Bitscope Micro. USB Scope that works on Raspberry Pi.
When I first saw the Bitscope Micro on the Raspberry Pi Foundation blog, it ‘ticked all my boxes’.
A couple of weeks later, when Pimoroni tweeted about having the first batch in stock, I ordered one immediately. In my circumstances, it would have been rude not to.
Why? The reasons are too numerous to list them all, but here are the first few that spring to mind…
- I need a small, portable, USB scope since I spend about 20% of my time abroad and take my work with me.
- It’s also a logic analyser – never had one, but looks really useful
- It can display mixed signals: scope output and logic analyser output simultaneously
- It’s also a signal/waveform generator
- It’s a spectrum analyser
- It complements HDMIPi perfectly
- It can run on Mac/Windows/Linux/Raspbian. Yes! It works on the Pi too
- It’s new and it’s cool
At the Pimoroni price of £120 delivered, it won’t be for everyone. But, although it’s a small piece of hardware in a small box, the attention to detail in getting the software working on so many different platforms is exceptional.
Here’s a Quick Look at Some of its Capabilities
But You’ve Already Got a Scope?
About 18 months ago I bought a DP Scope from Germany for about £85 (including 2 probes). It’s very nice and works well. But, in January, my Windows laptop died and ‘join the dark side I did’ in purchasing a Mac. You guessed it! The DPScope software is Windows only. (Although I have Parallels and Windows 7 in a bootcamp partition, so it might work with that, but I haven’t tried it.)
BitScope Works on the Raspberry Pi
But what really swung it for me was that it works with the Raspberry Pi. I figured “add an HDMIPi, a Pi and a battery and we’ve got a really small, portable ‘go anywhere’ Oscilloscope”. It may not light your fire, but for me that’s extremely cool, and rather useful.
BitScope DSO + RasPiO® duino + Arduino IDE at OxJam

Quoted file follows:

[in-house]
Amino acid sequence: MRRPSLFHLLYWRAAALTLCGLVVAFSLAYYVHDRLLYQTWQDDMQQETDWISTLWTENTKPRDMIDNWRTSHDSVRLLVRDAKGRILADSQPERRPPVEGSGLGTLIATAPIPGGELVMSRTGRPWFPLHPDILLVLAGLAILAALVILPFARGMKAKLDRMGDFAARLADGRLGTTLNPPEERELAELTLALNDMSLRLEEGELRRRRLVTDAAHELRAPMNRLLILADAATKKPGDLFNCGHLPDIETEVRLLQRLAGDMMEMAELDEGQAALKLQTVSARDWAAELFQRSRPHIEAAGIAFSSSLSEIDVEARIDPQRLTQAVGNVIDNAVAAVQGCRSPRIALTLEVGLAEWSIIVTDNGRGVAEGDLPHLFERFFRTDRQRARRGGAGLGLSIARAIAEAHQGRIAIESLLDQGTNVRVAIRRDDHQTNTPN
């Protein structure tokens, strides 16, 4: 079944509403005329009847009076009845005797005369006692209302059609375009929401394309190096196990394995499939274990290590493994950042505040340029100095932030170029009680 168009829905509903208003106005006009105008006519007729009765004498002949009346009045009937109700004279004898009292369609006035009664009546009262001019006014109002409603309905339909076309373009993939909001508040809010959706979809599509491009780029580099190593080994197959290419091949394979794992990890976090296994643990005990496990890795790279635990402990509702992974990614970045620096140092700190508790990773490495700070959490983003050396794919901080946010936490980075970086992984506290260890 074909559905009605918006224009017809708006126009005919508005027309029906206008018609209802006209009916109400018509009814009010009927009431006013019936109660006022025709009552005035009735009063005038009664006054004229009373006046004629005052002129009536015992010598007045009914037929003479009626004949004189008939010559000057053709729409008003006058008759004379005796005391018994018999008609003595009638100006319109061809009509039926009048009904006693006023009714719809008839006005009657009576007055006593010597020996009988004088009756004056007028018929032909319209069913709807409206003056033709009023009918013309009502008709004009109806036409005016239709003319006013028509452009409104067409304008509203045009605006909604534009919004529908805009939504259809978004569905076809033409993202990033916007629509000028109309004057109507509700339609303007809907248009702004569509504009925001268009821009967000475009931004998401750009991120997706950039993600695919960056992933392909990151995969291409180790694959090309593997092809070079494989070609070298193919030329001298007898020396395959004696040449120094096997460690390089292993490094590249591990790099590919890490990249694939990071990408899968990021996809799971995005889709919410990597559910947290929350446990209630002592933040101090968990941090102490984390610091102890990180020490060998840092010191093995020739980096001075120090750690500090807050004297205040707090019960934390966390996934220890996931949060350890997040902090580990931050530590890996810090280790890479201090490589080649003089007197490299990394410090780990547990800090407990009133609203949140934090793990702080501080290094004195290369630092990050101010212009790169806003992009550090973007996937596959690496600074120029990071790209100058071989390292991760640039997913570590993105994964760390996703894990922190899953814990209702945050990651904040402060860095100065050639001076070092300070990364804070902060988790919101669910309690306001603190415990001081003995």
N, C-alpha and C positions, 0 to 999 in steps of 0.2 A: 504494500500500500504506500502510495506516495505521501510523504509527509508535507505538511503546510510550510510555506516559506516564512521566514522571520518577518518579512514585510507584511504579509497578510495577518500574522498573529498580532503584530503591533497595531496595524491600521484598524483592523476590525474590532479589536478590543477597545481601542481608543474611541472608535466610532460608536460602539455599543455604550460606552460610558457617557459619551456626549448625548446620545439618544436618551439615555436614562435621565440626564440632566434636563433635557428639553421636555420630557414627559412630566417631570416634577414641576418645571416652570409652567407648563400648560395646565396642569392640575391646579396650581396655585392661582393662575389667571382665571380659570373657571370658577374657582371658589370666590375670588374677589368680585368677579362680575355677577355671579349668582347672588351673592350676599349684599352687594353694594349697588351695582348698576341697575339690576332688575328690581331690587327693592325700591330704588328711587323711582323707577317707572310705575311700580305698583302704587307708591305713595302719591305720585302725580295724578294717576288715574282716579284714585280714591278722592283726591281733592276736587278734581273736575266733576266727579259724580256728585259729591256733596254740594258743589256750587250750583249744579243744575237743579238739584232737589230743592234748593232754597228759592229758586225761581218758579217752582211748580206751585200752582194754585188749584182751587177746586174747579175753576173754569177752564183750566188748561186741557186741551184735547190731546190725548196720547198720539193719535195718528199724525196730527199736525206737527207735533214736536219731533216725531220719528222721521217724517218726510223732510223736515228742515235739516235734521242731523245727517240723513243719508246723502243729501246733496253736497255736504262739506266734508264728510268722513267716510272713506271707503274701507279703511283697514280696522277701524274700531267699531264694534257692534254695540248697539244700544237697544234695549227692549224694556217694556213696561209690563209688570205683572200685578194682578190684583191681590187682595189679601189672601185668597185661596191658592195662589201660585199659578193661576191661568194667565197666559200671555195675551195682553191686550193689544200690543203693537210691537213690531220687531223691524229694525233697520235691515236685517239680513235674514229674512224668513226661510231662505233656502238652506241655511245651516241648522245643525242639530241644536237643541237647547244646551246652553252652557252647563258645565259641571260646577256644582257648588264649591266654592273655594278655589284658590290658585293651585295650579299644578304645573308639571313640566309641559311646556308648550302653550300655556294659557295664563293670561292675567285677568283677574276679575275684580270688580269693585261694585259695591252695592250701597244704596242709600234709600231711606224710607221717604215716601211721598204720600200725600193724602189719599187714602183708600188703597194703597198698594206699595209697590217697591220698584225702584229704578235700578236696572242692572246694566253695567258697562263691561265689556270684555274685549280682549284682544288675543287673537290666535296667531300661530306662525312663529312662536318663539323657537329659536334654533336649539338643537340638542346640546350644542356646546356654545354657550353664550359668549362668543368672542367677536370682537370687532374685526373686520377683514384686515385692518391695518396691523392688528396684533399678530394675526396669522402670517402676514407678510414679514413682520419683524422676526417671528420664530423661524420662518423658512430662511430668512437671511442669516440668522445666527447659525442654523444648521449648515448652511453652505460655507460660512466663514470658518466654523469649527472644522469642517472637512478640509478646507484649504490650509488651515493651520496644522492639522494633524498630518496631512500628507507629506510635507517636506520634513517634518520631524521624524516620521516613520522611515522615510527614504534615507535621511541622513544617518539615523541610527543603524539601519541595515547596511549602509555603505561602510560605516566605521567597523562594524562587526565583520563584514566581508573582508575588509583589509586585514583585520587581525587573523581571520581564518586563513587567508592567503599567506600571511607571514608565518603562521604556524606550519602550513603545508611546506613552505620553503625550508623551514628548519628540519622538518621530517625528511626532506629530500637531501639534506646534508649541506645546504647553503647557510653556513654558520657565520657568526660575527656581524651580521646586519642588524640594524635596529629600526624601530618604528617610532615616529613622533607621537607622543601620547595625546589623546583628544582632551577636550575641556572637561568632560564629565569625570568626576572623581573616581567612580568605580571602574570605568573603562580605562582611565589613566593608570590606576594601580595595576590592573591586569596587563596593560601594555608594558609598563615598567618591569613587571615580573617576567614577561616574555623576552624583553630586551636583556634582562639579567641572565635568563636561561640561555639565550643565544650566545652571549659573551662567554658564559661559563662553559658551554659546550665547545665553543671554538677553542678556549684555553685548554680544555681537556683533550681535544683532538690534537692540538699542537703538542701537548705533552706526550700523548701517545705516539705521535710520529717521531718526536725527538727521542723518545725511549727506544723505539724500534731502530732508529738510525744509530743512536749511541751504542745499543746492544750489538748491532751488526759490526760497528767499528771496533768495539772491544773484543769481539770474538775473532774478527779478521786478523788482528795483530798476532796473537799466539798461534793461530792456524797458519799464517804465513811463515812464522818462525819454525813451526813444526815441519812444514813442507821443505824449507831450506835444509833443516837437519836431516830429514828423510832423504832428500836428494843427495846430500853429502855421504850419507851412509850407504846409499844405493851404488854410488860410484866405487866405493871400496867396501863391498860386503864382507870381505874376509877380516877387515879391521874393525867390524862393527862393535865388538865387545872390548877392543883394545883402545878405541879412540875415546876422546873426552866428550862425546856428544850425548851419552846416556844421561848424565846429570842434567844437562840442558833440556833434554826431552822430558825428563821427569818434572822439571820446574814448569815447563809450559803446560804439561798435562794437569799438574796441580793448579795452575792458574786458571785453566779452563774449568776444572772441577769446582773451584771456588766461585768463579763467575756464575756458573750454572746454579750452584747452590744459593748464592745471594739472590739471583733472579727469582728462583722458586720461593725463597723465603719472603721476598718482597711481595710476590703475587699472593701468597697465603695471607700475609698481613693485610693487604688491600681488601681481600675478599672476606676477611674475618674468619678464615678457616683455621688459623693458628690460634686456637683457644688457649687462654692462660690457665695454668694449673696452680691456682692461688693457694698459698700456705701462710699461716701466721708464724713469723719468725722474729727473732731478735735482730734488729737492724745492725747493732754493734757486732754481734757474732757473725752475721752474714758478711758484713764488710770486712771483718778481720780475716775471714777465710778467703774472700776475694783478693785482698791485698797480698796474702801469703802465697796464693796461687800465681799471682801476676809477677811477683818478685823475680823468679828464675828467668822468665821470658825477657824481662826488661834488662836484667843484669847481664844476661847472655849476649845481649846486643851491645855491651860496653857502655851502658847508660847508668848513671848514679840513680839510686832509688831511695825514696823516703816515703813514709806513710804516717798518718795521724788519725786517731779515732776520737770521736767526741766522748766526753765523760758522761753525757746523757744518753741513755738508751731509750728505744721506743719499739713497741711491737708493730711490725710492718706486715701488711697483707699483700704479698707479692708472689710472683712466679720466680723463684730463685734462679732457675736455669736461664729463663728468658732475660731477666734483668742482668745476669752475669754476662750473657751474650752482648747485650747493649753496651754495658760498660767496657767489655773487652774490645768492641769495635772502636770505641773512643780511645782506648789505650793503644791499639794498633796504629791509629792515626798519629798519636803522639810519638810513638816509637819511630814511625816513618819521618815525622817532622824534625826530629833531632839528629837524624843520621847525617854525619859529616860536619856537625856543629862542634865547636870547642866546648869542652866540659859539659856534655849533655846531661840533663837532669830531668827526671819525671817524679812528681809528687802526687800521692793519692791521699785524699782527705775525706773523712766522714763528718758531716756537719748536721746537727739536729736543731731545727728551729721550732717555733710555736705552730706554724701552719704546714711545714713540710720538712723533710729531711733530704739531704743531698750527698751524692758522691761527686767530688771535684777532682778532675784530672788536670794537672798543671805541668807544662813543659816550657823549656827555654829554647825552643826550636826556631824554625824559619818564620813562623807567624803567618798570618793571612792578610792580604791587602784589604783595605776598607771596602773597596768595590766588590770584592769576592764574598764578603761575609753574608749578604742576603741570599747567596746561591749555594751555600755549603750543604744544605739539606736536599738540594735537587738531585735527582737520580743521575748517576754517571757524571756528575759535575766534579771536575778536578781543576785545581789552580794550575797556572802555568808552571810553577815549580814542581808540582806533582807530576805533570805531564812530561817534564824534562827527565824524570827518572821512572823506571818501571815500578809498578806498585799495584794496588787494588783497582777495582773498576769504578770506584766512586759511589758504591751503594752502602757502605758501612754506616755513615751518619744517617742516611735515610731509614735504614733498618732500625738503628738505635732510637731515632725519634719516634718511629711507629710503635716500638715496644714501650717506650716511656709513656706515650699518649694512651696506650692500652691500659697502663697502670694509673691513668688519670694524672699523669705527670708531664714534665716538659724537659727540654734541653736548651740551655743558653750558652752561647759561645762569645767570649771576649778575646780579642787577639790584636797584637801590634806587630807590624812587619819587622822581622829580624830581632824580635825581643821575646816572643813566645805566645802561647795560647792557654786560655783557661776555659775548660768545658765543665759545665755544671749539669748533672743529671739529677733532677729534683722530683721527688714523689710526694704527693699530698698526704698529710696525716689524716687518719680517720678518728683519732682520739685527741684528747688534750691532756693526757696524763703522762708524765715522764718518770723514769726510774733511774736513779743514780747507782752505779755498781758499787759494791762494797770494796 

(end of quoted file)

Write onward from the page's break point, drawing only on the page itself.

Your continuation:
I took it to the Oxford Jam this week and showed it measuring a pulse from a RasPiO® duino board I have in beta at the moment. Reprogram the ATMega 328P-PU with the Gordon Henderson’s modified Arduino IDE and the pulse changes on the scope. All this on the same Raspberry Pi.
I just showed @BitScopeDesigns micro running on @Raspberry_Pi & @HDMIPi measuring a pulse from a @raspio1 duino beta pic.twitter.com/TD13XMkH13
— RasPi.TV (@RasPiTV) May 15, 2014
Without winning any awards for speed, the Pi coped well with running both the Bitscope DSO software and the Arduino IDE at the same time. They both take a long time to load and start up, but they work fine once loaded. I haven’t tried it on a model A, but it might struggle with less RAM and you’d need to use a USB hub as well.
Wiring up BitScope port L4 to the analog inputs, you can generate and measure waveforms. (You can use L5 for clocks). There are three modes, Tone, Step and Ramp for sinusoidal, square and saw-tooth waves respectively. The waveforms are tweakable for frequency, symmetry, amplitude and offset. You can also enable Mixed mode to view scope input and all 8 logic analyser channels simultaneously.
What’s a logic analyser? Basically it allows you to see the logic levels of up to 8 pins simultaneously. It’s the kind of thing you don’t realise you need until you have one and understand what it can do.
If you want to see what’s really happening at the ports, or debug something that’s not working as you expect, this is for you.
I’d never used one before because I’ve never had one before. But I instantly thought of SPI because it’s a ‘four wire’ protocol, which means there are signals on four pins/wires. I also had a working Python program using SPI for the mcp3008, so thought I’d take a look at the SPI signals.
You connect the BitScope pins L0-L5 and you can use the analog channels too for a total of up to 8 signals. L0 is the signal at the bottom of the 8 logic traces. I haven’t found a way to annotate the traces in the software. It may be possible. If so, that would be really useful. In the following screenshot, there’s nothing connected to the top four traces, but the bottom four traces are connected to the SPI pins of the Pi, showing a single cycle of an mcp3008 being read.